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According to a report published this week in American Journalism Review, 93 percent of all newspaper sales can now be attributed to kidnappers seeking to prove the day’s date in filmed ransom demands.
“Although the vast majority of Americans now get their news from the Internet or television, a small but loyal criminal element still purchases newspapers at a steady rate,” study author and Columbia journalism professor Linus Ridell said. “The sober authority of the printed word continues to hold value for those attempting to extort large sums of money from wealthy people who wish to see their loved ones alive again, and not chopped into pieces and left in steamer trunks on their doorsteps.”
“These are sick, sick individuals,” Ridell added. “God bless them for saving our industry.”
More from Ken Silverstein:
Commentary — November 17, 2015, 6:41 pm
The Clintons’ so-called charitable enterprise has served as a vehicle to launder money and to enrich family friends.
In Havana, the past year has been marked by a parade of bold-faced names from the north — John Kerry reopening the United States Embassy; Andrew Cuomo bringing a delegation of American business leaders; celebrities ranging from Joe Torre, traveling on behalf of Major League Baseball to oversee an exhibition game between the Tampa Bay Rays and the Cuban national team, to Jimmy Buffett, said to be considering opening one of his Margaritaville restaurants there. All this culminated with a three-day trip in March by Barack Obama, the first American president to visit Cuba since Calvin Coolidge in 1928. But to those who know the city well, perhaps nothing said as much about the transformation of political relations between the United States and Cuba that began in December 2014 as a concert in the Tribuna Antiimperialista.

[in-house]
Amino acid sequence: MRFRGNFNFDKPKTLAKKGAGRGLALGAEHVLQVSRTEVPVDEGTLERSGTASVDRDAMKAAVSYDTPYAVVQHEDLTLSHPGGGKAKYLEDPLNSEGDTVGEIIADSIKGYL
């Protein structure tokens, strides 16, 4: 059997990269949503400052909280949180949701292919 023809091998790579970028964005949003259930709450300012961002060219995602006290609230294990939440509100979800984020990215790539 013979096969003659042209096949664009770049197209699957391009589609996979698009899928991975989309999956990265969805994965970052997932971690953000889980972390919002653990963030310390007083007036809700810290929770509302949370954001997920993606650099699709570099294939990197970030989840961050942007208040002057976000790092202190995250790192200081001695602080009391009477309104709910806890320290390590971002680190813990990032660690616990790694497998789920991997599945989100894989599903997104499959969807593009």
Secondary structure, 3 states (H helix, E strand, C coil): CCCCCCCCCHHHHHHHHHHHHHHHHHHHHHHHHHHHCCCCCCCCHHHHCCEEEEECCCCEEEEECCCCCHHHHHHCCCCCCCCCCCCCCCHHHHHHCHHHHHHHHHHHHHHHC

Estimated portion of registered voters in Zimbabwe who are dead:
Honeybees can recognize individual human faces.
Pope Francis announced that nuns could use social media, and a priest flew a hot-air balloon around the world.
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“Matt was happy enough to sustain himself on the detritus of a world he saw as careening toward self-destruction, and equally happy to scam a government he despised. 'I’m glad everyone’s so wasteful,' he told me. 'It supports my lifestyle.'”